The last article chosen was published in 2007 in the Cambridge Journal of Education and is titled “‘The Bar is Slightly Higher’: the Perception of Racism in Teacher Education”. As this article discusses research conducted as part of a larger study, there are a fewer research methods discussed. The methods used for this portion of the study were mostly interviews; either face to face, by telephone, or in focus group discussions that explored issues that had arisen from the questionnaire survey or issues that were not able to be addresses in the original questionnaire. For the purposes of data collection for this portion of the project, the research method used was unstructured interviews of 29 selected study participants. Some of the strengths of performing unstructured interviews include; participants can answer open ended questions in depth giving researchers a solid foundation of how the interviewee feels about the subject presented, interviewer can ask more questions or ask for clarifications to avoid misunderstandings, and these types of interviews are most flexible, giving researchers a way to change questions or focus if needed due to the answers provided by participants. However, this form of research method in terms of cost, time consumption, and not using enough participants can result in data that is hard to accurately use or provide meaningful results.

A scholar who is studying topics umbrellaed into the subject of education and sociology (or any subject really) needs to recognize the research methods that are used to collect information as well as the strengths and limitations of each one. Only one journal article that I analyzed above used a few methods that consisted of both qualitative and quantitative criteria making that particular study probably the most accurate and actionable of the three. One aspect of study research that I discovered is that searching for subjects by topic or focus will help narrow your search for relevant articles, but may inadvertently feed the researcher many sources using incomplete or inappropriate methods. It can also cause you to leave a prepared list to find ‘something new’ and as your study commences, the researcher may realize they haven’t left the prepared listing at all- I did. It is fairly valuable then to recognize research methods and be able to quickly determine through a brief reading of the abstract what research might be more pertinent to your study as well as how accurate the methods are in use. This felt like a valuable foray into the beginnings of understanding different research methods and their use.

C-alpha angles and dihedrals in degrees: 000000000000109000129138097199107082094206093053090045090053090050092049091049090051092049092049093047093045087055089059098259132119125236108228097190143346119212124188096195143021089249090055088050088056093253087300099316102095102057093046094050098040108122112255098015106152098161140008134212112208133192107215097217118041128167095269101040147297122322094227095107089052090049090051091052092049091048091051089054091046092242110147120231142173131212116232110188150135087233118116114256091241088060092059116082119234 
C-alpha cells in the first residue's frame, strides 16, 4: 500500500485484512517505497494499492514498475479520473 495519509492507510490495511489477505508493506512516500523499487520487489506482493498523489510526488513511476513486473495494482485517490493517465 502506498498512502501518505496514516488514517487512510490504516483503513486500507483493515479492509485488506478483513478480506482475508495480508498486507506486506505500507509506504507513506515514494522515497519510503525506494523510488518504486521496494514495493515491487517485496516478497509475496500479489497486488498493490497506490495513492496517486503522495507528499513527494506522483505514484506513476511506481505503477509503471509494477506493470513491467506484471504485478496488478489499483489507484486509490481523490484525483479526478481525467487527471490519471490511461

what are your thoughts on how research is performed? What research methods seem the most accurate to you?